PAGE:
Business Issues, Cloud

Announcing the death of traditional ERP, shared services, and the owned datacenter?

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Several years ago, I decided to earn a second Master’s degree in strategic planning from the University of Southern California. One of the things we studied was futures research. In futures research, sometimes you try to determine where things are going by scouring the points that fall off the curve.

For me, I wanted to know what IT would like five years into the future. So I asked around and found a leading-edge organization to talk to. And I went to their architects. You know these folks; they are responsible for the current state and future state of IT. I started my questioning by asking, “What do you believe you will be buying in the future?” Instead of responding “servers, storage and networking equipment,” they said that they wanted to buy “IT.”

I asked them to tell me more. A few years earlier, this organization quickly jumped onto virtualization and as a part of this, they moved some of their production infrastructure and services to Amazon. They said this move resulted in an amazing outcome, it made on the political stuff on virtualization go away. In fact, it has gotten them to being 90% virtualization—they believe now that they can get to 100% virtualization and even more striking that they do not need in the future need to be in the datacenter business. In five years, this Fortune 500 organization says they will have no datacenters at all. So what does this say about enterprise architecture? They said that it remains really important, but eventually it will be important to far fewer people; you need enterprise architecture to prevent sprawl at someone else’s datacenter.

With this, I asked about services. They said the back office will be gone and much of the front office too. They said that enterprise resource planning (ERP) does not provide competitive advantage and will be consumed via software as a service (SaaS). In fact, they believe that all packaged apps will be consumed via SaaS. At the same time, they said that the only thing they will build will be things that relate to their business capabilities system and these will be provided via infrastructure as a service (IaaS).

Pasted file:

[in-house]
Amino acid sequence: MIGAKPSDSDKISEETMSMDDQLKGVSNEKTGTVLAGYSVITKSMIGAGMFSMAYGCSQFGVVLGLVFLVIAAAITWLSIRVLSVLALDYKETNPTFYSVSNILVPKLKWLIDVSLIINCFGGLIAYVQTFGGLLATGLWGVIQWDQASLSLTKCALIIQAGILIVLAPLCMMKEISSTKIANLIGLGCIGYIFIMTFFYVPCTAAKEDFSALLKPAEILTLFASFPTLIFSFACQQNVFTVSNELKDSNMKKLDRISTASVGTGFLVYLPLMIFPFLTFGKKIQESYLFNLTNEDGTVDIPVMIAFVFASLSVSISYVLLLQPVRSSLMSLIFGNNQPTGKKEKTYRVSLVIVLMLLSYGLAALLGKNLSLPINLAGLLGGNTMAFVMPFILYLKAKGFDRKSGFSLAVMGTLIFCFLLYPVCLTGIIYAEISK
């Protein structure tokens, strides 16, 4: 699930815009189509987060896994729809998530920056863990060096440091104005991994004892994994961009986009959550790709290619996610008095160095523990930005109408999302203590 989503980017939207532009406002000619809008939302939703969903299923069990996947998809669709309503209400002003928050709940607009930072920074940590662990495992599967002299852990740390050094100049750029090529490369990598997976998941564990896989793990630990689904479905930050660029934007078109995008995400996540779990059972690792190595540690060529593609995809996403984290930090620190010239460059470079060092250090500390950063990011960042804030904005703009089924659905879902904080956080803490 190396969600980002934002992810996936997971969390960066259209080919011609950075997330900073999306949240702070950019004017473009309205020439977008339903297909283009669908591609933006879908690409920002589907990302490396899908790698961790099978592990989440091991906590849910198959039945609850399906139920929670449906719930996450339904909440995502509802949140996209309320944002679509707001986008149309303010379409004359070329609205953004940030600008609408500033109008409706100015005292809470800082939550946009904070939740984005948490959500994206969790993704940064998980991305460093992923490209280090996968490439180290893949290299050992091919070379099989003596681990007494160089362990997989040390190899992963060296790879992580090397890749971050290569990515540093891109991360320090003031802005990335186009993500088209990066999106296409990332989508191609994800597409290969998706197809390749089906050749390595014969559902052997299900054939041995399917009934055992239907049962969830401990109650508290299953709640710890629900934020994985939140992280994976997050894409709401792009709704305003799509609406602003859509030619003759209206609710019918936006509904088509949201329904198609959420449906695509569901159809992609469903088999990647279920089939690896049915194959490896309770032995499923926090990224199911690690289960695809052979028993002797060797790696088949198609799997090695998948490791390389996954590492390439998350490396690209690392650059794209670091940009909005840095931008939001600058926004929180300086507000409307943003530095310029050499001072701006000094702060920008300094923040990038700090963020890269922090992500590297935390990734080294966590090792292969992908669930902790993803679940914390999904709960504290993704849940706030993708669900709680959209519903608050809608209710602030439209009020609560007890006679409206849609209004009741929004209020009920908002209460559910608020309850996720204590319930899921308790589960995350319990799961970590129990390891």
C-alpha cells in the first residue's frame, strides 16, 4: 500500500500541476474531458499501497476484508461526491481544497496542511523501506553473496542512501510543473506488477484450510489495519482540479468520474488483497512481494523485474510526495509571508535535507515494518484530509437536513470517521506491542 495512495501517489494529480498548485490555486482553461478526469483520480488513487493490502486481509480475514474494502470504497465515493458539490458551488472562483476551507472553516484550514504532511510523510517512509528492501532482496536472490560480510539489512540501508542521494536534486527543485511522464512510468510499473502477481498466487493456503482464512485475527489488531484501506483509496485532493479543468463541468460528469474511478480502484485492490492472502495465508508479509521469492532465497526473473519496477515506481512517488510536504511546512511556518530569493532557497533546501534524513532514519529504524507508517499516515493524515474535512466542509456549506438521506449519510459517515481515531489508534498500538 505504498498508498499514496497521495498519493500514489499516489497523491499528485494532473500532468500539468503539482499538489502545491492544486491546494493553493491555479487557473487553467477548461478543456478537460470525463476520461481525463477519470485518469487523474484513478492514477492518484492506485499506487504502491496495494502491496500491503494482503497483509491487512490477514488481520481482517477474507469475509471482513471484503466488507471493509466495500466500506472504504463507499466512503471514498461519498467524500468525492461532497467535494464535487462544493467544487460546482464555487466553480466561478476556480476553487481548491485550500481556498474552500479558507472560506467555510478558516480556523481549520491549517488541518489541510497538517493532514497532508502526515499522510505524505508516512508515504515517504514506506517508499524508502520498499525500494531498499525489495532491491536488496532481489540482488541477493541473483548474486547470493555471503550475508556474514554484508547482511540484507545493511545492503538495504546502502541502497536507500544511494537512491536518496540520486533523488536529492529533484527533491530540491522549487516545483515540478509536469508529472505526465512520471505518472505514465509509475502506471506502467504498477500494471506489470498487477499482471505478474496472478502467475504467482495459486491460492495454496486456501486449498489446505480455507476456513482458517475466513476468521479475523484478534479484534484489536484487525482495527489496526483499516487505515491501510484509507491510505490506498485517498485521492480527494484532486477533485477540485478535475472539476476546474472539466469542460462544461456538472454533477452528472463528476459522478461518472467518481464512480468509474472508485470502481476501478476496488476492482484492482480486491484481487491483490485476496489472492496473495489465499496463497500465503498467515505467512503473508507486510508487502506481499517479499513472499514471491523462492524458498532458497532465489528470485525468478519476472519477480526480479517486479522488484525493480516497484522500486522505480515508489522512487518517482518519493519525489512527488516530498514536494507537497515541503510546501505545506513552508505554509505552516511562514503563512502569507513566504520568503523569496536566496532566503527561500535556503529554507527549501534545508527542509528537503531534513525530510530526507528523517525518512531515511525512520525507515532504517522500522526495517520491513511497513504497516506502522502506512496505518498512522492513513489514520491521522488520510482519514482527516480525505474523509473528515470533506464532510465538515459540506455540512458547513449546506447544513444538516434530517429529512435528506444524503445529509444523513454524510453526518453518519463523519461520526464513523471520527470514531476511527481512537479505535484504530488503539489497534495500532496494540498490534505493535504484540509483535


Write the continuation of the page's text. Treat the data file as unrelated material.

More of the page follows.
So I asked, “Is there anything that will remain in a company’s data center?” The architects could only think of one application where owning a datacenter would continue to make sense—trading, and in particular high-frequency trading applications, where microseconds of latency really matter.

So where do you do you think the journey toward public, private and hybrid cloud will end. Will it end in the death of traditional ERP, shared services and finally the owned datacenter itself? Please share your opinion here.

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sunita Chaudhari 0 Points | Thu, 06/26/2014 - 10:23

Its fantastic to read something on ERP. ERP system focus on small and medium enterprises to solve the business requirements, function do very fine, the system is very flexible, also can second development, can adapt to the long-term development of the enterprise.

small business erp